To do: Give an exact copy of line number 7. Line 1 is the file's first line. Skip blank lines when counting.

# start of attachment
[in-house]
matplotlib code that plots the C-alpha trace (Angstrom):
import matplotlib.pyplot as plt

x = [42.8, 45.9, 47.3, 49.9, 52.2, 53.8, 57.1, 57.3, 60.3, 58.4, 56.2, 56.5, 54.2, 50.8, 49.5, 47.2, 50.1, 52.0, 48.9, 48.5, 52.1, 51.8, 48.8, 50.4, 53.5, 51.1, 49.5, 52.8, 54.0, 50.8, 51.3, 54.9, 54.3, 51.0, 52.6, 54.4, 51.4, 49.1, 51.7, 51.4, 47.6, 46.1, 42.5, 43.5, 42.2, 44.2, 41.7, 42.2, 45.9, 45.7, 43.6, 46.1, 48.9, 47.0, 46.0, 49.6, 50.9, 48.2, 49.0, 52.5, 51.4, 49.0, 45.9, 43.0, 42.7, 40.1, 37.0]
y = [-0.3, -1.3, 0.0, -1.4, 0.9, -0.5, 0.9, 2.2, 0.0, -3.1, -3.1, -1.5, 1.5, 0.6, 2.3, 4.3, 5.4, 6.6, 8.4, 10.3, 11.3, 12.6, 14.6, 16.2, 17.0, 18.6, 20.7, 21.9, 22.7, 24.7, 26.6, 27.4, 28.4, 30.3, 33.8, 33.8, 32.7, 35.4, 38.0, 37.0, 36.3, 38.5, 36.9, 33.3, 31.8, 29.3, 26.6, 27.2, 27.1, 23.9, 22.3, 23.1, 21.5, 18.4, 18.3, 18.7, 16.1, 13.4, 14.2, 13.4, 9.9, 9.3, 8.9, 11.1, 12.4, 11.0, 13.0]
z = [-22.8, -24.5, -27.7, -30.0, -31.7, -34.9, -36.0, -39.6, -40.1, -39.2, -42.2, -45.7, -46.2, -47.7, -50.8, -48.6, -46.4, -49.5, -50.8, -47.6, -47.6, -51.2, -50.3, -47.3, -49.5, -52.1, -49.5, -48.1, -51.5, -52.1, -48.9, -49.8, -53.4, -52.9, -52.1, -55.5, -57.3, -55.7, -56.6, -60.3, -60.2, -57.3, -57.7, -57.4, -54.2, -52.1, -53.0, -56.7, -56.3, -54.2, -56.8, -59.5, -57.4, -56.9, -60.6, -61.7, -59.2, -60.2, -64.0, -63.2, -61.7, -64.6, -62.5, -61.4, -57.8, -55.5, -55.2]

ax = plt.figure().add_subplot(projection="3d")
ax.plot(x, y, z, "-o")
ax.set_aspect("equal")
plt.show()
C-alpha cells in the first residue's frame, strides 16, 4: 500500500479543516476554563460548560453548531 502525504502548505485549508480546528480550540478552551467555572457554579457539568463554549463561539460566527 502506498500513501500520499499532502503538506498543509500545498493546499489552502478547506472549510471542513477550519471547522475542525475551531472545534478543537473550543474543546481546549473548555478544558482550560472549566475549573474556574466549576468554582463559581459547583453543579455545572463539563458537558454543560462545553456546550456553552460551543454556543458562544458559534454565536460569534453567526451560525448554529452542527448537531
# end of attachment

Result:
ax = plt.figure().add_subplot(projection="3d")